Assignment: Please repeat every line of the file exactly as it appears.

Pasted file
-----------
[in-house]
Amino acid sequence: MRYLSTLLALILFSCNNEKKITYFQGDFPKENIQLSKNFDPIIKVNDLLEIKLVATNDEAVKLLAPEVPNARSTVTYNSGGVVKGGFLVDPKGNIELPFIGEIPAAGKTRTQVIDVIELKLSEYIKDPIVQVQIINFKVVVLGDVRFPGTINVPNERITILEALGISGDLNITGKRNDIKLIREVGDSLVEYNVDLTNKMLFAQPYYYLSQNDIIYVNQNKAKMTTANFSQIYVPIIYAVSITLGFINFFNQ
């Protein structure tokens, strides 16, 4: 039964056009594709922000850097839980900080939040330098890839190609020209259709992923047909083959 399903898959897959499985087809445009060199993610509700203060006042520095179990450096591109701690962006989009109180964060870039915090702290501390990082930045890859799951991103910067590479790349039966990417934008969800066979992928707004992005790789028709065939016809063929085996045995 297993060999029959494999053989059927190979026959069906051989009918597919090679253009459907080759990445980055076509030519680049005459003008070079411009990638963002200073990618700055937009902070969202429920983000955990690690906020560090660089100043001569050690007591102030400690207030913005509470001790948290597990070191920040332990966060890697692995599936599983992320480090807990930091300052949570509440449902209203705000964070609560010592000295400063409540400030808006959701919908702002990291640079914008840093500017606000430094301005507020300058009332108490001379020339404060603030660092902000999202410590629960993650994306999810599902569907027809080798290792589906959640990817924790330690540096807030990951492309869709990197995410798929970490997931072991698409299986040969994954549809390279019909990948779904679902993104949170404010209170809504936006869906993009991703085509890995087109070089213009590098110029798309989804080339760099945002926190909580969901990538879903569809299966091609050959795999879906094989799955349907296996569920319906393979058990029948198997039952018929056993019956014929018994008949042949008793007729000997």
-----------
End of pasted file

[in-house]
Amino acid sequence: MRYLSTLLALILFSCNNEKKITYFQGDFPKENIQLSKNFDPIIKVNDLLEIKLVATNDEAVKLLAPEVPNARSTVTYNSGGVVKGGFLVDPKGNIELPFIGEIPAAGKTRTQVIDVIELKLSEYIKDPIVQVQIINFKVVVLGDVRFPGTINVPNERITILEALGISGDLNITGKRNDIKLIREVGDSLVEYNVDLTNKMLFAQPYYYLSQNDIIYVNQNKAKMTTANFSQIYVPIIYAVSITLGFINFFNQ
């Protein structure tokens, strides 16, 4: 039964056009594709922000850097839980900080939040330098890839190609020209259709992923047909083959 399903898959897959499985087809445009060199993610509700203060006042520095179990450096591109701690962006989009109180964060870039915090702290501390990082930045890859799951991103910067590479790349039966990417934008969800066979992928707004992005790789028709065939016809063929085996045995 297993060999029959494999053989059927190979026959069906051989009918597919090679253009459907080759990445980055076509030519680049005459003008070079411009990638963002200073990618700055937009902070969202429920983000955990690690906020560090660089100043001569050690007591102030400690207030913005509470001790948290597990070191920040332990966060890697692995599936599983992320480090807990930091300052949570509440449902209203705000964070609560010592000295400063409540400030808006959701919908702002990291640079914008840093500017606000430094301005507020300058009332108490001379020339404060603030660092902000999202410590629960993650994306999810599902569907027809080798290792589906959640990817924790330690540096807030990951492309869709990197995410798929970490997931072991698409299986040969994954549809390279019909990948779904679902993104949170404010209170809504936006869906993009991703085509890995087109070089213009590098110029798309989804080339760099945002926190909580969901990538879903569809299966091609050959795999879906094989799955349907296996569920319906393979058990029948198997039952018929056993019956014929018994008949042949008793007729000997």